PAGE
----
Intel co-founder Gordon Moore famously wrote about how the number of transistors on silicon chips would double roughly every two years—an observation now known as Moore’s Law. But even as Intel pushes into nanotechnology, computing is now reaching the limits of that law. On Thursday, March 21, former Intel CEO Craig R. Barrett and Arizona State University President Michael Crow will be at the Phoenix Art Museum to answer the question, “What comes after the computer chip?” Ahead of the event, which is being hosted by Zócalo Public Square, we’ll be publishing a series of blog posts in which experts weigh in. For more information, visit the Zócalo Public Square website. (Zócalo Public Square is a partnership of the New America Foundation and Arizona State University; Future Tense is a partnership of Slate, New America, and ASU.)
The important question to the end-user is not what comes after the chip, but how chips can be designed and integrated with sufficient ingenuity so that processing speed improves even as physics constrains the speed and size of circuits.
Ever since John von Neumann first enunciated the architecture of the modern computer in 1945, processors and memory have gotten faster more quickly than the ability to communicate between them, leading to an ever-worsening “von Neumann bottleneck”—the connection between memory and a CPU (or central processing unit).
Because chip features can no longer simply be made smaller, the only way forward is through increasing parallelism—doing many computations at once instead of, as in a classic von Neumann architecture, one computation at a time. (Each computation is essentially a logical operation like “AND” and “OR” executed in the correct order by hardware—it’s the basis for how a computer functions.)
Though the first multiprocessor architecture debuted in 1961, the practice didn’t become mainstream until the mid-‘00s, when chip companies started placing multiple processing units or “cores” on the same microprocessor. Chips often have two or four cores today. Within a decade, a chip could have hundreds or even thousands of cores. A laptop or mobile device might have one chip with many cores, while supercomputers will be comprised (as they are today) of many such chips in parallel, so that a single computer will have as many as a billion processors before the end of the decade, according to Peter Ungaro, the head of supercomputing company Cray.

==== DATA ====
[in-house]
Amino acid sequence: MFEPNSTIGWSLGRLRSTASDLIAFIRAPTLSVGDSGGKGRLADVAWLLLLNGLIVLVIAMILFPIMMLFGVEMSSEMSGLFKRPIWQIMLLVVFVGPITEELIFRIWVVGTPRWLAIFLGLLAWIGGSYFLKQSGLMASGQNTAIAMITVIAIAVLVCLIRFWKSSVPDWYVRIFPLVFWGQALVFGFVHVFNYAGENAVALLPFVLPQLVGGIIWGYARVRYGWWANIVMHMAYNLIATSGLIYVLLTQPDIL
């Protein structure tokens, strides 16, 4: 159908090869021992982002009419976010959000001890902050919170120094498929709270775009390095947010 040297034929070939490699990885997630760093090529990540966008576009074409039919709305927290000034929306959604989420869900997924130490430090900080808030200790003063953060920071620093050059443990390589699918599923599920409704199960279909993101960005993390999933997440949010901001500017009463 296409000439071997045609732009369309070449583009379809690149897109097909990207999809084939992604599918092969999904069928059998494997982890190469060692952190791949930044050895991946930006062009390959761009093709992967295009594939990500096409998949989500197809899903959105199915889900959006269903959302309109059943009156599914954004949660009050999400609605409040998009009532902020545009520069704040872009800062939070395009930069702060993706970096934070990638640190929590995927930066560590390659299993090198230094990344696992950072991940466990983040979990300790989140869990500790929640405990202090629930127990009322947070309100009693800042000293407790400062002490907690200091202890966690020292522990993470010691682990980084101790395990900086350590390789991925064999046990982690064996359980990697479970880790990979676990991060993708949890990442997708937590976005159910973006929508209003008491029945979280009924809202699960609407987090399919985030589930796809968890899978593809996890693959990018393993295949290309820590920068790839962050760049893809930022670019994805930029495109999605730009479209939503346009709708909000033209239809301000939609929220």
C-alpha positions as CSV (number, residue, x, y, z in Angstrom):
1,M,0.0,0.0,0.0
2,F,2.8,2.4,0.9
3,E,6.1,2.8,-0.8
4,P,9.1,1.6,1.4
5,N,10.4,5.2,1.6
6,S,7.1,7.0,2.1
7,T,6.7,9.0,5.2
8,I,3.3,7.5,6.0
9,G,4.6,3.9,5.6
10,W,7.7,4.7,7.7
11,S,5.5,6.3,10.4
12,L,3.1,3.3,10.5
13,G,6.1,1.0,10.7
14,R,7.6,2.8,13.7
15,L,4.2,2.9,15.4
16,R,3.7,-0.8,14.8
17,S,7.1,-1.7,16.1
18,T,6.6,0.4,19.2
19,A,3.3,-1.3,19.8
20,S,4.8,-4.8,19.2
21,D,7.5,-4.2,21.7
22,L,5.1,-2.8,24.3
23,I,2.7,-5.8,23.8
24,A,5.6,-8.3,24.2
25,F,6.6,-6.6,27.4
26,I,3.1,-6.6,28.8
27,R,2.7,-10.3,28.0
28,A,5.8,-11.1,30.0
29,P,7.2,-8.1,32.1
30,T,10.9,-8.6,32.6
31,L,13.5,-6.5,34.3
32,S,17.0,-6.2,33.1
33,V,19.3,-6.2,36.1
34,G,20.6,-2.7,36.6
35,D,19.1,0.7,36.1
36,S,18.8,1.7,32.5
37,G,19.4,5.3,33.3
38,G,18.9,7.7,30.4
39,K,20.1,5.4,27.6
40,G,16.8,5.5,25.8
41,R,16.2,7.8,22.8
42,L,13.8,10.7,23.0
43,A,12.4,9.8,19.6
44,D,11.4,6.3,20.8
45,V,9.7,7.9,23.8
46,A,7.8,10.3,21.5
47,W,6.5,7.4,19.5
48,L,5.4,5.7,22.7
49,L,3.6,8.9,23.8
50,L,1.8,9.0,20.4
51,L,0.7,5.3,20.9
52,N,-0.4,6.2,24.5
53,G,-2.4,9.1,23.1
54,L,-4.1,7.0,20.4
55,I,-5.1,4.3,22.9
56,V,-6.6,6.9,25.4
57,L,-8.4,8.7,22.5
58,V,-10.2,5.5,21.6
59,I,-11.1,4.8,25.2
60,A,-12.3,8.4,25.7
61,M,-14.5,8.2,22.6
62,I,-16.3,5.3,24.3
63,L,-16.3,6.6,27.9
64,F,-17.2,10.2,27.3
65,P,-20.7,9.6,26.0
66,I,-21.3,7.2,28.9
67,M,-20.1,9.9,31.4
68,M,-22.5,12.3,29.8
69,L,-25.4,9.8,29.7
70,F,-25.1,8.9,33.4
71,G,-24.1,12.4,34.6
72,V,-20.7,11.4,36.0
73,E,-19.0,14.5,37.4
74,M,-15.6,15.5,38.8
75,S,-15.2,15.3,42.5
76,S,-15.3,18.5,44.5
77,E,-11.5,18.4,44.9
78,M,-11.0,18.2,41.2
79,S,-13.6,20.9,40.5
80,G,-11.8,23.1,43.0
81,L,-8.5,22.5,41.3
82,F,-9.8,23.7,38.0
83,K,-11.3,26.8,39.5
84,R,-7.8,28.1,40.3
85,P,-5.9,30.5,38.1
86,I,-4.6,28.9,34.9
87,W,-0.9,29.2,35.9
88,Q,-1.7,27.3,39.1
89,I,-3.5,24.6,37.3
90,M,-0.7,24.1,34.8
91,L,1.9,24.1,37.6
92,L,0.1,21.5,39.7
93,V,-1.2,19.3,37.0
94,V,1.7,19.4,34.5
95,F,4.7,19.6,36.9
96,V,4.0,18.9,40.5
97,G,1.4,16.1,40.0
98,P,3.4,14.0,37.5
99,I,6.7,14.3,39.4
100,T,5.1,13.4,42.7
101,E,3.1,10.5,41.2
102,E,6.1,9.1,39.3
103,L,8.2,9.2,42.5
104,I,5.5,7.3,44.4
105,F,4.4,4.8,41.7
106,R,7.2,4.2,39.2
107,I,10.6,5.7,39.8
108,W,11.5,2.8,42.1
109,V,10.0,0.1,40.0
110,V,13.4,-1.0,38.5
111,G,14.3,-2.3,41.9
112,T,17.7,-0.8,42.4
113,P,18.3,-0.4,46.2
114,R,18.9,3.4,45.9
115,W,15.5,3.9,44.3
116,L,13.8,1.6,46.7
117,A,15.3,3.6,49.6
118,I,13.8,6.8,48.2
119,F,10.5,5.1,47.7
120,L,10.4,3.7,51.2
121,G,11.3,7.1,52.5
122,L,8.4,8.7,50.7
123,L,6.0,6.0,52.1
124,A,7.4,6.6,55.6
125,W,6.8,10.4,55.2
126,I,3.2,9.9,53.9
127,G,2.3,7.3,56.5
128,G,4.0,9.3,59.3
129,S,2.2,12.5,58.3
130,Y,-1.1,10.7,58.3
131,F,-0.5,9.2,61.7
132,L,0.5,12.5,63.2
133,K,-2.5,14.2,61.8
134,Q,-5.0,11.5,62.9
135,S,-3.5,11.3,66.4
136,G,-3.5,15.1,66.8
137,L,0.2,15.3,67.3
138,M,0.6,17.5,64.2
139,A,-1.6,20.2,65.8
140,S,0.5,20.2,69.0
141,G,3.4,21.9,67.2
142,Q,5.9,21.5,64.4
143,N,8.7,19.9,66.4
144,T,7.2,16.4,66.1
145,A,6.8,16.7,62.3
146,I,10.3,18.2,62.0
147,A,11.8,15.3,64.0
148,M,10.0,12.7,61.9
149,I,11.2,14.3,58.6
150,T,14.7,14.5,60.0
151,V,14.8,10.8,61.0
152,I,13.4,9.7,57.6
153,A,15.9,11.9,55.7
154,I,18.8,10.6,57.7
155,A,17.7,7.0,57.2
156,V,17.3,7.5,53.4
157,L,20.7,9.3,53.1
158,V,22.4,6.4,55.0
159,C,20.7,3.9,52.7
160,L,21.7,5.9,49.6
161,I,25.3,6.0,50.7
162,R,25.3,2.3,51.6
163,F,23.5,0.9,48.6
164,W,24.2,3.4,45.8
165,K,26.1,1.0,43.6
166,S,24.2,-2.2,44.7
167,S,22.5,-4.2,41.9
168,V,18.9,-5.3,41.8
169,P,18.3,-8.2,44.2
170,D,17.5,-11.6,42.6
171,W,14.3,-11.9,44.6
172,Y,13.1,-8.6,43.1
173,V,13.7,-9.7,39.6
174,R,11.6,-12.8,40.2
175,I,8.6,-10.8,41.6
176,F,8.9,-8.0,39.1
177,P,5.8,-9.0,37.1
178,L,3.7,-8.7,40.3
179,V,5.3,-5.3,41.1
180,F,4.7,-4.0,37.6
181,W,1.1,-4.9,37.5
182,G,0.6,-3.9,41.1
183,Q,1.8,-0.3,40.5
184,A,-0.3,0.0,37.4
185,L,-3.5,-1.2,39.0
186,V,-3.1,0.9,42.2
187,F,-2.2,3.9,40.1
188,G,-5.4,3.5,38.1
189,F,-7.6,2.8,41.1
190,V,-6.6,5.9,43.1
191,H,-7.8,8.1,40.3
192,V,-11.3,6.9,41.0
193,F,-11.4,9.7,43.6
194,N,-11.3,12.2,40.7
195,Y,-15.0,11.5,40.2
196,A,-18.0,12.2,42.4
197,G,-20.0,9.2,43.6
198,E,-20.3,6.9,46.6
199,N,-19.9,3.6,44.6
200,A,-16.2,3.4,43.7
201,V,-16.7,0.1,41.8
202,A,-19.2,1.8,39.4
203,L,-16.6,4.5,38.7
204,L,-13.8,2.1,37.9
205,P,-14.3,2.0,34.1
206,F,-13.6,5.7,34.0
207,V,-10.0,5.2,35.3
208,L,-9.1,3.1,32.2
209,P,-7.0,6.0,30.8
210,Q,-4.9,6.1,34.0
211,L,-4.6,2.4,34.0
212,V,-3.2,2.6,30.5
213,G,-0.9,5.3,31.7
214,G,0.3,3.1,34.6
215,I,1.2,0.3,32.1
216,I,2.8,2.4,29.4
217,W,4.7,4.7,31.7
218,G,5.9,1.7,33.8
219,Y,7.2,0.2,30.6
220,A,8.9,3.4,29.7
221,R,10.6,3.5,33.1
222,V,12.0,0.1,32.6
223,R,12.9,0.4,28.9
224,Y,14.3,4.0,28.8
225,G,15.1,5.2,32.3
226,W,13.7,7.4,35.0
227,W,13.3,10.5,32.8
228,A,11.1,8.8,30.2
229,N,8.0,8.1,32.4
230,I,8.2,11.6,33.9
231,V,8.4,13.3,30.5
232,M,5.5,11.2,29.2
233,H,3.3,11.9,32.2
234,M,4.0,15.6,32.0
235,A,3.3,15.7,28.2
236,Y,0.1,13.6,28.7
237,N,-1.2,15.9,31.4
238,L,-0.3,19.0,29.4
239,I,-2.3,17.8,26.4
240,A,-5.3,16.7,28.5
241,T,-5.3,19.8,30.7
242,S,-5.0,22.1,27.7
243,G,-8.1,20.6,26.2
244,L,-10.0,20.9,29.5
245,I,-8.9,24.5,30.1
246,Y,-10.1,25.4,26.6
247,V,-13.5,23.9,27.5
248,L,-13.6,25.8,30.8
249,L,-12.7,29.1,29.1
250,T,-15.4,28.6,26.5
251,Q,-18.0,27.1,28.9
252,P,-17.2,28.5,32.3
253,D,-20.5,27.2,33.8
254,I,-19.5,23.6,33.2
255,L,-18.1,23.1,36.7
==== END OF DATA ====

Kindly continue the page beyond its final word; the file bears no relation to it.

Figuring out how best to interconnect both many cores on a single chip and many chips to one another is a major challenge. So is how to move a computation forward when it is no long possible to synchronize all of a chip’s processors with a signal from a central clock, as is done today. New solutions like “transactional memory” will allow different processes to efficiently share memory without introducing errors.
The overall problem is so difficult because the hardware is only as good as the software, and the software only as good as the hardware. One way around this chicken and egg problem will be “autotuning” systems that will replace traditional compilers. Compilers translate a program in a high-level language into a specific set of low-level instructions. Autotuning will instead try out lots of different possible translations of a high level program to see which works best.
Autotuning and transactional memory are just two of many new techniques being developed by computer scientists to take advantage of parallelism. There is no question the new techniques are harder for programmers. One group at Berkeley calls it the end of the “La-Z-Boy era” of sequential programming.
More answers to the question “What comes after the computer chip?”